You need to make sure that the call to fs.rename(...) that finishes last (which is not, I repeat not, necessarily going to be the same call that starts last) handles the case where all the calls have finished. Using asynchronous calls, you cannot just fall through after firing up a bunch of them and do a return; you will have to put the code that you want to run after all the work is done in a callback that addresses what I called "handles" earlier.

Control-flow libraries like async.js could simplify your code, but you'll need to get your head around the notion that once your function goes async everything that follows it has to be async as well.

share|improve this answer
    
can i solve this with fs.renameSync-? –  andrescabana86 Sep 19 '12 at 17:28
    
tnx all... i solve this with renameSync() –  andrescabana86 Sep 20 '12 at 7:20

ebohlman pretty much called it. Right now your for loop is setting up the anonymous functions that the rename function will call once it finishes.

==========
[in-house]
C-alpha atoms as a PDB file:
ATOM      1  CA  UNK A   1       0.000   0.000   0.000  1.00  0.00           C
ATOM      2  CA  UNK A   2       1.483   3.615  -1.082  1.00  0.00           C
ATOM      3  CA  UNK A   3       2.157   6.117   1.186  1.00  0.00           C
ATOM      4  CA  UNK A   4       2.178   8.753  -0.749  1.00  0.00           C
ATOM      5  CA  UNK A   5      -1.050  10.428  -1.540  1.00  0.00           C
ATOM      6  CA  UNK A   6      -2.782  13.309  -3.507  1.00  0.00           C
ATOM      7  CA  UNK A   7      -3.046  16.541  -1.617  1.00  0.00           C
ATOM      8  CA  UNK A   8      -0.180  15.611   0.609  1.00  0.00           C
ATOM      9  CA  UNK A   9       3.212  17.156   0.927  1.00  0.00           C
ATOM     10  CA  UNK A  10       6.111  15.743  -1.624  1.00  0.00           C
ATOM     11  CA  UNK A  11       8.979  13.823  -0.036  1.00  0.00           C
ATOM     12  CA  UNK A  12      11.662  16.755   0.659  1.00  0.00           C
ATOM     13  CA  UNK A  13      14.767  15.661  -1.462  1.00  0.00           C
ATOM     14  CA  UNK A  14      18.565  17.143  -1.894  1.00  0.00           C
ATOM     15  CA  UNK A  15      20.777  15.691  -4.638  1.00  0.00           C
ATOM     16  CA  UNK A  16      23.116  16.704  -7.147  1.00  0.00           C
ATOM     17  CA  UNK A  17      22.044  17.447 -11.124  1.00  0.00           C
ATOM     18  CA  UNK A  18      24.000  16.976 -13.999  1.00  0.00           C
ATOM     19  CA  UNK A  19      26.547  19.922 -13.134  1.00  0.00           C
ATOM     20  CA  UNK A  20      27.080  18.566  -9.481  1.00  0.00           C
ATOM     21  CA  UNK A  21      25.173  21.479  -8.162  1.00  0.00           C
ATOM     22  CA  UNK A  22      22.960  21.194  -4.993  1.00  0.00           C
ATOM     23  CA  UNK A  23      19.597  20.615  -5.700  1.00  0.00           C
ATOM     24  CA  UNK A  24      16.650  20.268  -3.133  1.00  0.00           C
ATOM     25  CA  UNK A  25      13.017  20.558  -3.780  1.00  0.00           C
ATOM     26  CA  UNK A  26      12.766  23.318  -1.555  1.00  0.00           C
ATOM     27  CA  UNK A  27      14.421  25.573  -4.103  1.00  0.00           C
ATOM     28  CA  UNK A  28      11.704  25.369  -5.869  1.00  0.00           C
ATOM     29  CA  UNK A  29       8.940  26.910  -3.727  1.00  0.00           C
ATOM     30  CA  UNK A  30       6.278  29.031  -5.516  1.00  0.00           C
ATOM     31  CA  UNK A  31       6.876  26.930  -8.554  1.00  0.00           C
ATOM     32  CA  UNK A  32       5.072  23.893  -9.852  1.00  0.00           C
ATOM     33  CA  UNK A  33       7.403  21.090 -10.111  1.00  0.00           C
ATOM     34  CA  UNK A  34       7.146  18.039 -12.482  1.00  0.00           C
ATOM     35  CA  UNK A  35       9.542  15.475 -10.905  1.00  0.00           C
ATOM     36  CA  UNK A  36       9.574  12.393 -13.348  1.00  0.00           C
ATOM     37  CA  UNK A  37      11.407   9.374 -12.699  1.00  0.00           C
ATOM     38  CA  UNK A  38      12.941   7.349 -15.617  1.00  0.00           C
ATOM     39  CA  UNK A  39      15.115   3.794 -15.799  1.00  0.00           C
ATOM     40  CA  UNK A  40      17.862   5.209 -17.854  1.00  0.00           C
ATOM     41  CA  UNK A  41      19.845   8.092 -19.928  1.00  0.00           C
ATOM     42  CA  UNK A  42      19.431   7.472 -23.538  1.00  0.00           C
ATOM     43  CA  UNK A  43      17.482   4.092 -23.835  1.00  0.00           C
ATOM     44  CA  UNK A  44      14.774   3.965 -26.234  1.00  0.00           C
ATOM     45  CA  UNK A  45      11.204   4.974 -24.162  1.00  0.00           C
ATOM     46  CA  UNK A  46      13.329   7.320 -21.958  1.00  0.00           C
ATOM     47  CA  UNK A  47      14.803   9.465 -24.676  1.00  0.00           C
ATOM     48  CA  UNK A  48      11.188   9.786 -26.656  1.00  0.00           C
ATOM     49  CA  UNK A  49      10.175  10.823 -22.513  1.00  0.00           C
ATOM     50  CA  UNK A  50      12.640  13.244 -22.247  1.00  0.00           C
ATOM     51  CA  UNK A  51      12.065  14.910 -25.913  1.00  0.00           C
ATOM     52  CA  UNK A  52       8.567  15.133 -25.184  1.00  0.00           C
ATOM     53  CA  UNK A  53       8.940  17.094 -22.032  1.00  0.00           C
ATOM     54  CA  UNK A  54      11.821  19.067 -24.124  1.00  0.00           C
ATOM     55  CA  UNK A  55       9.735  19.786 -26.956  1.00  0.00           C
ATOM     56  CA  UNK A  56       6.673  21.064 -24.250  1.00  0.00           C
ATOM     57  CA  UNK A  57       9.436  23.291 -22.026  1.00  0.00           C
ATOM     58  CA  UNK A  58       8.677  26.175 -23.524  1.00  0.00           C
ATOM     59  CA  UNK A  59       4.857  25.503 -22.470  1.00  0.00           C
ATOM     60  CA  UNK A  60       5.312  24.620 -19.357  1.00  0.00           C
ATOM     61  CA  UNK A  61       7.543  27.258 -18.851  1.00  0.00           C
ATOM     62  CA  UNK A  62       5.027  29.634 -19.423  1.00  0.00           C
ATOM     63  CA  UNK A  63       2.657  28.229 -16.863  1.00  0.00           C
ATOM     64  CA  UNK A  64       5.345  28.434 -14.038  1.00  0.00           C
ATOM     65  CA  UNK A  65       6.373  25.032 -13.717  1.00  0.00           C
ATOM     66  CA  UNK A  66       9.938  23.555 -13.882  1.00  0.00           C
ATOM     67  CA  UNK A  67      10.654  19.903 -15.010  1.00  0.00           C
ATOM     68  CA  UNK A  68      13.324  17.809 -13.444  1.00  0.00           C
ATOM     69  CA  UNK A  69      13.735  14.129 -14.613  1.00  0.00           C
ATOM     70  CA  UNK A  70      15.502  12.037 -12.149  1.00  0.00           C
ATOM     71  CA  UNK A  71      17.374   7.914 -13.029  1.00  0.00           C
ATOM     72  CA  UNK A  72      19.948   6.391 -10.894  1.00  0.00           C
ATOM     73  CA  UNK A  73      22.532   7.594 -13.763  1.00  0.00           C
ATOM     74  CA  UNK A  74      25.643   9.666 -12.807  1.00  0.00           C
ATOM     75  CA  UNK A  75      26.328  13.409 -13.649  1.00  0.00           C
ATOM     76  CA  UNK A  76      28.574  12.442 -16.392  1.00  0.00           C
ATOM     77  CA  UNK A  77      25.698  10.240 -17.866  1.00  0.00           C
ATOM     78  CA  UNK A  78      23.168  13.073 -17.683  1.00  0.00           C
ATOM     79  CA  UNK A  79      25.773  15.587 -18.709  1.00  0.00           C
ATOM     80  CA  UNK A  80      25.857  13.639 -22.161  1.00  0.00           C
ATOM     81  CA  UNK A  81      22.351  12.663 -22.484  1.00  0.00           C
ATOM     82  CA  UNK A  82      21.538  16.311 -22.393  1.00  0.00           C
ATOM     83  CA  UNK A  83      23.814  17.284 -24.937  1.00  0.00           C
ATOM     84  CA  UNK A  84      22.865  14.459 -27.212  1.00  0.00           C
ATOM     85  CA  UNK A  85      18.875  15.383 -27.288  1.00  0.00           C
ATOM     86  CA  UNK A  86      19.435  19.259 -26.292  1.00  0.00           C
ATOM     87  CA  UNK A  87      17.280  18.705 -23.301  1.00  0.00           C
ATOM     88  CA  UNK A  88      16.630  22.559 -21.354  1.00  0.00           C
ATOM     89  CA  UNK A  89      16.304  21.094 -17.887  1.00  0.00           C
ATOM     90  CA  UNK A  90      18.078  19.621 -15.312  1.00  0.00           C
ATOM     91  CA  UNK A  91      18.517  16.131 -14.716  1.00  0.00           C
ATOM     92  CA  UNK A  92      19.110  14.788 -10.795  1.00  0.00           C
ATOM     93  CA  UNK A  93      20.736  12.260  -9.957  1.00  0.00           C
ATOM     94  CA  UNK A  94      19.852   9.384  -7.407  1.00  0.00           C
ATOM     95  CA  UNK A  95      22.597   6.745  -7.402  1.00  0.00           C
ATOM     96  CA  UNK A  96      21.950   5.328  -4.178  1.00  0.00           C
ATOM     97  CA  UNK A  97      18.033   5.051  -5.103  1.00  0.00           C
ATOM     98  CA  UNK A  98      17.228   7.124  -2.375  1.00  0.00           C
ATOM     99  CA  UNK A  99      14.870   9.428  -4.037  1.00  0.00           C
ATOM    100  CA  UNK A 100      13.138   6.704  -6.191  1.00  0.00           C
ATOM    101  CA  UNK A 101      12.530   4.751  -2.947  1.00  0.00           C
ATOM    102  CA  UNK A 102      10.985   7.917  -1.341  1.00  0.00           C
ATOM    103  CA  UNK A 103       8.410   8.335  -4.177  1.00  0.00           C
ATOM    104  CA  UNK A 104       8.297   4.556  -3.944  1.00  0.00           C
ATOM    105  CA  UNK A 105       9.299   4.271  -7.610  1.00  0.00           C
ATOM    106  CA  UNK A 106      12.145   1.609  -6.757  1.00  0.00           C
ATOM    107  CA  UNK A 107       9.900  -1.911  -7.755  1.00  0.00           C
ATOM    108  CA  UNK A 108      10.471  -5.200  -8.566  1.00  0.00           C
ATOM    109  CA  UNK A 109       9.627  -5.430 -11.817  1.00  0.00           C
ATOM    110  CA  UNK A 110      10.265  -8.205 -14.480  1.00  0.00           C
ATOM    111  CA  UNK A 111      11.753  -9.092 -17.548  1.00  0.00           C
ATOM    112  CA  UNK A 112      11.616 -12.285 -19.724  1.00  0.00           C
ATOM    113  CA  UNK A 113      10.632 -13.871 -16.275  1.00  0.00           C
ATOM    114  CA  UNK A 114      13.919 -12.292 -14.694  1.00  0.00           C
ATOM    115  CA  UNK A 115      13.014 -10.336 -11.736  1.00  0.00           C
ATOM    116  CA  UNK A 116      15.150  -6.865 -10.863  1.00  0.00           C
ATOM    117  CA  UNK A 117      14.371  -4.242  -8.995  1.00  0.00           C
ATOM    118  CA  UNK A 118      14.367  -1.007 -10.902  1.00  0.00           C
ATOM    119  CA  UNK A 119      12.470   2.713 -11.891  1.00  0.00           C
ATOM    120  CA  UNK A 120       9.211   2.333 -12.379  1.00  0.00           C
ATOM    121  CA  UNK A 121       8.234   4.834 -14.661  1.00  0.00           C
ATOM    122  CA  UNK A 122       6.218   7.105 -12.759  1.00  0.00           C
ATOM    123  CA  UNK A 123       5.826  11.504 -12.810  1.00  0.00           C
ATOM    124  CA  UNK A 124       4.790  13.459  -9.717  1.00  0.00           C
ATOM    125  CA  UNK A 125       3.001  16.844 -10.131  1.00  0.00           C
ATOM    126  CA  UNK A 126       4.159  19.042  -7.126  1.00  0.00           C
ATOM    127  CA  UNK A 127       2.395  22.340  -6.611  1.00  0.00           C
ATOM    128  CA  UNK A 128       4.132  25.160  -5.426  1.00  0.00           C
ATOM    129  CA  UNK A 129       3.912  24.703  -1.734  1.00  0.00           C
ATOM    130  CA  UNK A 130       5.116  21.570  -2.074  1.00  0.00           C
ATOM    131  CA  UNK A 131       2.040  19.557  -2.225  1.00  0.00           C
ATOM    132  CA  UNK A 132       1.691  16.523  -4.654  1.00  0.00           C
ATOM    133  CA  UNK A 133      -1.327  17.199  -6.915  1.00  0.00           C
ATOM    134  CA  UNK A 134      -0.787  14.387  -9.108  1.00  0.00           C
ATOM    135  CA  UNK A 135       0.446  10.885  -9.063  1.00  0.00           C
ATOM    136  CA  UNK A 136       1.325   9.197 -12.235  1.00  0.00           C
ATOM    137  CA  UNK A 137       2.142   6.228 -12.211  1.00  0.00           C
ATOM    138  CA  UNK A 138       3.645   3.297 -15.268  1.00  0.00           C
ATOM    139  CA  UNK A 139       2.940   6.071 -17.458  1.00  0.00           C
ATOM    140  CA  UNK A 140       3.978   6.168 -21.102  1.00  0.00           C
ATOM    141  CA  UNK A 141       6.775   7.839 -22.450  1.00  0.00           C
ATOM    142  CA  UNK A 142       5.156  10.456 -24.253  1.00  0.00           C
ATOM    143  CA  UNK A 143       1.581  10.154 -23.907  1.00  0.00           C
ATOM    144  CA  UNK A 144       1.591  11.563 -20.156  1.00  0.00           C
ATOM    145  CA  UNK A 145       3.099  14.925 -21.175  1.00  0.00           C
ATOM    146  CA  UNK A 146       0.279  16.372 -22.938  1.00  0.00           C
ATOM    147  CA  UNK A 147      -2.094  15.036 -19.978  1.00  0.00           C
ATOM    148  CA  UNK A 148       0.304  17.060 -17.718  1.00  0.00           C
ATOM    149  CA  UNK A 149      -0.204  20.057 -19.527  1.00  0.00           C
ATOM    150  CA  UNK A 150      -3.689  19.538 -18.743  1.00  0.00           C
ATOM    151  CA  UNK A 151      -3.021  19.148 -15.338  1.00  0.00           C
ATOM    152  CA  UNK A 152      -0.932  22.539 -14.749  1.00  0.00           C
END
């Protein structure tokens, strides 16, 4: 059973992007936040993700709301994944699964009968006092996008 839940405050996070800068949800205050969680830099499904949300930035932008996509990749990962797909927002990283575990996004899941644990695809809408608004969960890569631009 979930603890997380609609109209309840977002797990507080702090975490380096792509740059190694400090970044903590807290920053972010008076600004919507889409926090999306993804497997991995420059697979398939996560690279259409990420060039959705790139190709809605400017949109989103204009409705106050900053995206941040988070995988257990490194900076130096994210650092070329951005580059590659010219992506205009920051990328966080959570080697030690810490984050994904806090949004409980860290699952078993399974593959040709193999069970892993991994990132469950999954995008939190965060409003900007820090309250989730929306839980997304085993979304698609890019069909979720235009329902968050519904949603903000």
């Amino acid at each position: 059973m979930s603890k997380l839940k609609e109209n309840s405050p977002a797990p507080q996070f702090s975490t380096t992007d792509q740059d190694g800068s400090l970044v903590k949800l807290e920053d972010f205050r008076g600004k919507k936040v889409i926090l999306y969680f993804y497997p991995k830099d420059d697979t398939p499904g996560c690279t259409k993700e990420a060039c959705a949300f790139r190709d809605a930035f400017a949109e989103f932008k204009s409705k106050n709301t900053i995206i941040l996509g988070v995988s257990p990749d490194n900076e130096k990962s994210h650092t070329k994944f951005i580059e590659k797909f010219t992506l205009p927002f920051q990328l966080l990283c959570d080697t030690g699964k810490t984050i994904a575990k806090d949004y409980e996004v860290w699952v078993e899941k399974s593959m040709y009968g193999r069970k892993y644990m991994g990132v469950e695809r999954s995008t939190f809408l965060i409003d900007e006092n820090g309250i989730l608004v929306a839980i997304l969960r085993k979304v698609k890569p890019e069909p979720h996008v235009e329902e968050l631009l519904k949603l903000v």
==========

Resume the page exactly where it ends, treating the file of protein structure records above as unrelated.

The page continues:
As soon as these are setup, imagenesIn will return directories. It may contain some or none of the directories, depending on whether or not rename finished before your return.

The power of node is that it is asynchronous. You could use fs.renameSync yes, and it would follow what you expect. Node is not like an apache php server. The php server gets a request, and reserves a small slice of memory for the request. That's why other requests can still be processed, because they all get their own memory. Node doesn't do this. It runs on a single thread and if you do anything that is blocking (like synchronous IO), other requests have to wait until it's finished before they can be processed.

Ideally, your imagenesIn should also be asynchronous as well, taking a function as the final parameter. The standard for the function usually follows function(error, data). Error should be null if there was none. fs.rename follows this pattern.